• Stephanie Tourles

Aromatherapy to Relax or Recharge - Part 1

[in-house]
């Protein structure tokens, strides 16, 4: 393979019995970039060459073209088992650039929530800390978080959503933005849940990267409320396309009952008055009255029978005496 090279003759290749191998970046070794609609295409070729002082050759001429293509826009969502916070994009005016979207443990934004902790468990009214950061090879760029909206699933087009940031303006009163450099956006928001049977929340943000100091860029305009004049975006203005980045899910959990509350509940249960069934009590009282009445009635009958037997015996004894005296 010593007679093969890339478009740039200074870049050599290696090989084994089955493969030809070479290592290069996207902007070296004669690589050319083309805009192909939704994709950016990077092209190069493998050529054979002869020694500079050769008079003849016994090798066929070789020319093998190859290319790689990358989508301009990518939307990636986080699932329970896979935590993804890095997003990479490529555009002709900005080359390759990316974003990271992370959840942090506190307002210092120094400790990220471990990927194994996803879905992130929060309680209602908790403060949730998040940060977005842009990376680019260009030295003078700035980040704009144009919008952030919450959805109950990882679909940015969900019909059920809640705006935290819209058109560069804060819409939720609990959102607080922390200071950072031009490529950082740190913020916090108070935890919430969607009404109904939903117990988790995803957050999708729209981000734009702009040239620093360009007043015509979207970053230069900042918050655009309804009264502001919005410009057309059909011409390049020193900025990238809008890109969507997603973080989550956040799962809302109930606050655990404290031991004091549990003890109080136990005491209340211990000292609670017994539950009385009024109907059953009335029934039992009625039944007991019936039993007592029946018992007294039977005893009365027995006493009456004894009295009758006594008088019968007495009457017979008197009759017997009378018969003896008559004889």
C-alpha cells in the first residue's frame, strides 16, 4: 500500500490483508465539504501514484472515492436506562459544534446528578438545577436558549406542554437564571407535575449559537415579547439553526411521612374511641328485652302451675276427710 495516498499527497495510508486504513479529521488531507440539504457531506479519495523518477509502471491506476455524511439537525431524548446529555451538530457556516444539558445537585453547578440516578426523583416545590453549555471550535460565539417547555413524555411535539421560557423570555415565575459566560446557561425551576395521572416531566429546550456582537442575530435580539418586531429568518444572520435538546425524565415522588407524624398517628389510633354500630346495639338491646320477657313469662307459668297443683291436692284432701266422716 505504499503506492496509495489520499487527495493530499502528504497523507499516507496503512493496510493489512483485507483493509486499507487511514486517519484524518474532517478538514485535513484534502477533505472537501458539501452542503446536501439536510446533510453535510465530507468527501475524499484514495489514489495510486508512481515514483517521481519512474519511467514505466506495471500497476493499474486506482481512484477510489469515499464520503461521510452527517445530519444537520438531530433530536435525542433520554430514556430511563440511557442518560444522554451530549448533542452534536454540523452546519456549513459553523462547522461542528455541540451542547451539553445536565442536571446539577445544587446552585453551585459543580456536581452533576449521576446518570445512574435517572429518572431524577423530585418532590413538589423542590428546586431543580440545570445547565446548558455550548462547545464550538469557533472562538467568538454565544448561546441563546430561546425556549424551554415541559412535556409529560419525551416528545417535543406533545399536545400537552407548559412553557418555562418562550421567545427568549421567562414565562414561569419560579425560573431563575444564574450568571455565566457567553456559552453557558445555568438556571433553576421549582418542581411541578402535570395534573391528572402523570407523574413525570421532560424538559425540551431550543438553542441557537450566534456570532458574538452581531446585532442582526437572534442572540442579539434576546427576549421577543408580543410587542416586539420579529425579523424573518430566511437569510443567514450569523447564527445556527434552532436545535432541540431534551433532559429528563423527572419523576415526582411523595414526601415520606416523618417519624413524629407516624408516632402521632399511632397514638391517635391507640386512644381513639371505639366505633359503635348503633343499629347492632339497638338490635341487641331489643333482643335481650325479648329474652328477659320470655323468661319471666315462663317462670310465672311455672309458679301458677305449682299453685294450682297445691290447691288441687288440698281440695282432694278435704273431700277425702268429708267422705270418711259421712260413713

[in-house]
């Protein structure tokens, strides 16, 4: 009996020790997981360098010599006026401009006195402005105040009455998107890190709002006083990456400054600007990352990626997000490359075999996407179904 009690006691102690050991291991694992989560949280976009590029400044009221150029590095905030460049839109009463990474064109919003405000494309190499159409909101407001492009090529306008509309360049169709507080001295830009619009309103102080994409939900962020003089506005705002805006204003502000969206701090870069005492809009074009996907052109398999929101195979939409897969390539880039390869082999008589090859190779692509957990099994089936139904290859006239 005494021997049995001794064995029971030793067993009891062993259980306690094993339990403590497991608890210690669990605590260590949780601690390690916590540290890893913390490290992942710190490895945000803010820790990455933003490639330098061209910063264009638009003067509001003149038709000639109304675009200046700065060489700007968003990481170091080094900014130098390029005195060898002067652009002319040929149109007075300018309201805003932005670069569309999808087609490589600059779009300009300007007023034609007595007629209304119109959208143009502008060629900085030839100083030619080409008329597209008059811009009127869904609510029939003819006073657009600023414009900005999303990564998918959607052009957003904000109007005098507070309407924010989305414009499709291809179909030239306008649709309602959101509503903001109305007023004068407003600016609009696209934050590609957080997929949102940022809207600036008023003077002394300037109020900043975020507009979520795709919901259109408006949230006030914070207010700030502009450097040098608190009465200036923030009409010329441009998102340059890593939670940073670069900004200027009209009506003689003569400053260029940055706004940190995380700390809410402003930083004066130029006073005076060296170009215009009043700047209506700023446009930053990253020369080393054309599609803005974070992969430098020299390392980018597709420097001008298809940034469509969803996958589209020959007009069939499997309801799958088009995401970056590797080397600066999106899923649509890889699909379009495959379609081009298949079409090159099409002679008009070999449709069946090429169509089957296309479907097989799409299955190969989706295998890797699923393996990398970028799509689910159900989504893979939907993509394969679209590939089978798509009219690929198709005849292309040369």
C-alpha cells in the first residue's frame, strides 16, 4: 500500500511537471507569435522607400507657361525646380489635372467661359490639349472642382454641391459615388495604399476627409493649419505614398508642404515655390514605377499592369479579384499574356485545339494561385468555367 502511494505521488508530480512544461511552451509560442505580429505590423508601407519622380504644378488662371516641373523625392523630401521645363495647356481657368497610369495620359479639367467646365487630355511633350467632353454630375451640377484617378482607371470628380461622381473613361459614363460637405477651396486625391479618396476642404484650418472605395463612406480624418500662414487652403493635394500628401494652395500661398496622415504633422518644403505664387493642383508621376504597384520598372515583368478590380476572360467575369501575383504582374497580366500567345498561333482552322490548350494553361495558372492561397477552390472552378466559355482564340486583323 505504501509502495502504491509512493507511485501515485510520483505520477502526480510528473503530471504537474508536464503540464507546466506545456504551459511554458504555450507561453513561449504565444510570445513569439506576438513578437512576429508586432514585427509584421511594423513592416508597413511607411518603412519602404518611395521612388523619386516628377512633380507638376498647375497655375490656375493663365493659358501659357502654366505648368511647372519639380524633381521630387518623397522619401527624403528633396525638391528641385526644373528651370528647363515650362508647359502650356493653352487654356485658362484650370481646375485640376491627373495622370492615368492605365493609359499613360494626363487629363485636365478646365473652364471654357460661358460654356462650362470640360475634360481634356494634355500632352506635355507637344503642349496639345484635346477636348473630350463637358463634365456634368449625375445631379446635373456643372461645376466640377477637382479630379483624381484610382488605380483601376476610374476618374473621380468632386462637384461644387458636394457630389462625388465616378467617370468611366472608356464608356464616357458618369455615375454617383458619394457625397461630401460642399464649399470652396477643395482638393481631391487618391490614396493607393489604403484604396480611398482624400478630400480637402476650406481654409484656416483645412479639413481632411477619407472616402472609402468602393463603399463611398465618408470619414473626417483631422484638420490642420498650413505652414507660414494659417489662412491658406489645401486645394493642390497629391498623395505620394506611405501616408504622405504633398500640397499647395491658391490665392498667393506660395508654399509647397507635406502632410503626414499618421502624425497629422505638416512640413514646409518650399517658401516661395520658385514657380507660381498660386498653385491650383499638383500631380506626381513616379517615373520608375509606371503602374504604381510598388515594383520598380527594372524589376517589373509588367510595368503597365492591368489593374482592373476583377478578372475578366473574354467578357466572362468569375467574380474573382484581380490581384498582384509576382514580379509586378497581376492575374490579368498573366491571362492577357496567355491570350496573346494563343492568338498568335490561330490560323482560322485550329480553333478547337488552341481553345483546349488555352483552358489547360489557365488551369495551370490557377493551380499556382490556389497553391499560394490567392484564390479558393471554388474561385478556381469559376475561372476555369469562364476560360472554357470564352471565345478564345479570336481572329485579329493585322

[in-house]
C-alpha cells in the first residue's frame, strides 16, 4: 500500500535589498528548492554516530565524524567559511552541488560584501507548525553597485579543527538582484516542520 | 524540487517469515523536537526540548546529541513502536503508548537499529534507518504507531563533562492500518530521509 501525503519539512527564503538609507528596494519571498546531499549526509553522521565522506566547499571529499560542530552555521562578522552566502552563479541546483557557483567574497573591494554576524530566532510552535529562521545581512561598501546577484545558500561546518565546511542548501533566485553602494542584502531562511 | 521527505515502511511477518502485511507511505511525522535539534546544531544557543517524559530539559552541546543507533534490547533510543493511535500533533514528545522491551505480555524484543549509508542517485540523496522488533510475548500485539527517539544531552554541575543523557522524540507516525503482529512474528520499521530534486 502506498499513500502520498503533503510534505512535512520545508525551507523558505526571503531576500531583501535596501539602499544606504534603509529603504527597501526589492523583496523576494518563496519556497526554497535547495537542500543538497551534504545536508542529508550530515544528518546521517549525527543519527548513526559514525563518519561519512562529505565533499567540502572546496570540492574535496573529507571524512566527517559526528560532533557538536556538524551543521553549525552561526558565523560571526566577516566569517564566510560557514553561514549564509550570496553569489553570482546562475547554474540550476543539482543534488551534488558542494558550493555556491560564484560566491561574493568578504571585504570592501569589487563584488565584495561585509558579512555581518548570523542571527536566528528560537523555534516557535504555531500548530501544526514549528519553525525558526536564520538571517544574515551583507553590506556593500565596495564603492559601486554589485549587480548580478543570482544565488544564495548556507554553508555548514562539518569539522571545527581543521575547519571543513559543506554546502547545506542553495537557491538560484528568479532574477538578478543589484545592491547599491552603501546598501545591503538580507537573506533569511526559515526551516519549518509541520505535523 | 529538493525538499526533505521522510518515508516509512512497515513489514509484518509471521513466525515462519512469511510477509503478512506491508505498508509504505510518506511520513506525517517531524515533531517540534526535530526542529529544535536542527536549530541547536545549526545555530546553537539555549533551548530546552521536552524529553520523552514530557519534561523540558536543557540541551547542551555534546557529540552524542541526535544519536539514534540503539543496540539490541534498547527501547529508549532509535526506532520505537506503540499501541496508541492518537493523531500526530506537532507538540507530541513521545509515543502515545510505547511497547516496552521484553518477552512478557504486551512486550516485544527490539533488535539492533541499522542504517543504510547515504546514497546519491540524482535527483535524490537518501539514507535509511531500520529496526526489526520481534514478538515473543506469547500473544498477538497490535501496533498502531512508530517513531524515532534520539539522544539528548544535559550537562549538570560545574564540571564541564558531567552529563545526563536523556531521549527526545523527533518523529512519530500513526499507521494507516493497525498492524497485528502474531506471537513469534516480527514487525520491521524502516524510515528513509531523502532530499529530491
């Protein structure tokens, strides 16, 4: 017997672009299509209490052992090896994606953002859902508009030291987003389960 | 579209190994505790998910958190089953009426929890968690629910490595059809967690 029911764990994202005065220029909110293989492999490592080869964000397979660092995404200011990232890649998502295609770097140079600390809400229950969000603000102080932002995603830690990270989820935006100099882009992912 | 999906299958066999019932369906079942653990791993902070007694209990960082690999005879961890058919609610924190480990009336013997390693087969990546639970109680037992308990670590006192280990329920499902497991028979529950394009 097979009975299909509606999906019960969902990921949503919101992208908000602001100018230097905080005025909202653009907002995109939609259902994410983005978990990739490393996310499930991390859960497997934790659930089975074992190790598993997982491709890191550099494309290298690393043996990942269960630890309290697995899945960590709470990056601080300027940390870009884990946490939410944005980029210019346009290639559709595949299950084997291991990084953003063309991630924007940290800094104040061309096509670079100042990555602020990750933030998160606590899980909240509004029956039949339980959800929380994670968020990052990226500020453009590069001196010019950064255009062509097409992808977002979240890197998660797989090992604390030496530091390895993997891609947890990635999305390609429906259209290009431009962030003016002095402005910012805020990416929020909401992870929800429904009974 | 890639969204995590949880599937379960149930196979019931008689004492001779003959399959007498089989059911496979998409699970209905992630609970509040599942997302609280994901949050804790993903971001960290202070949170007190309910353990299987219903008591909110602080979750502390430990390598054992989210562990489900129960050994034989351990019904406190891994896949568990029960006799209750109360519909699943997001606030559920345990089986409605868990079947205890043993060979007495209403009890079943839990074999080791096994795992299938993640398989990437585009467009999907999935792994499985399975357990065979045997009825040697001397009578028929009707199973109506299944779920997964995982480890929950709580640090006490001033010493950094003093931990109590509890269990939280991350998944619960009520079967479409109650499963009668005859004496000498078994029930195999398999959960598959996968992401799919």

The word aroma, meaning "a pleasant or agreeable odor arising from spices, plants, or flowers," combined with the word therapy, or "the remedial treatment of a disease or other physical or mental disorder," gives us the true definition of the word aromatherapy: a healing modality that involves the use of aromatic essences or essential oils of plants. Incorporating essential oils into your life is a pleasurable way to enhance your physical, emotional, and spiritual well-being. Aromatherapy can beautify your complexion, reduce stress, stimulate creativity, lull you to sleep, and pep you up, as well as help heal burns and minor cuts and scratches, reduce scar formation, and aid in cold and flu prevention . . . plus a myriad of other uses. The study of aromatherapy is an intriguing and amazing science! One I suggest that you delve into if you are even remotely interested in plant-based healing methods. Below are three simple recipes for using aromatherapy to improve your life. Next week I'll share a few more formulations with you. Strike A Balance 1. One of the easiest and most pleasant ways to benefit from aromatherapy is in the bath. At day's end, add 8-10 drops of your favorite gentle essential oil, such as lavender, Roman or German chamomile, marjoram, clary sage, or rose geranium, to 2 teaspoons of jojoba oil, almond oil, or any bland vegetable oil. Pour this blend into a full tub of warm water and swish with your hands to mix. Slip into the water and breathe deeply. Relax . . . 2. Intensify the potency of your peppermint tea. Give it a little energizing zing by adding 1 or 2 drops of essential oil of peppermint. Inhale the invigorating vapors and sip it slowly. This tea is super for a midmorning pick-me-up, or to relieve a stuffy head or case of indigestion. Makes your breath minty-fresh, too! 3. To ease the pain of muscle cramps, sore tendons, arthritis, or overexertion in general, the clean, fresh familiar scent of eucalyptus radiata, wintergreen, rosemary, or sweet marjoram makes a soothing addition to massage oil. Add 25-50 drops of essential oil to 1/2 cup of almond oil, hazelnut, jojoba, apricot kernel, or bland olive oil, mix well, and massage away the discomfort. Enlist the help of a partner or good friend if possible, and promise to return the favor. NOTE: The above article was sourced from the book, "Organic Body Care Recipes", by Stephanie Tourles, Storey Publishing, 2007. The information given is true and complete to the best of Ms. Tourles' knowledge. All recommendations are made without guarantee on the part of Ms. Tourles. The author disclaims any liability in connection with the use of this information - it is for educational purposes only...

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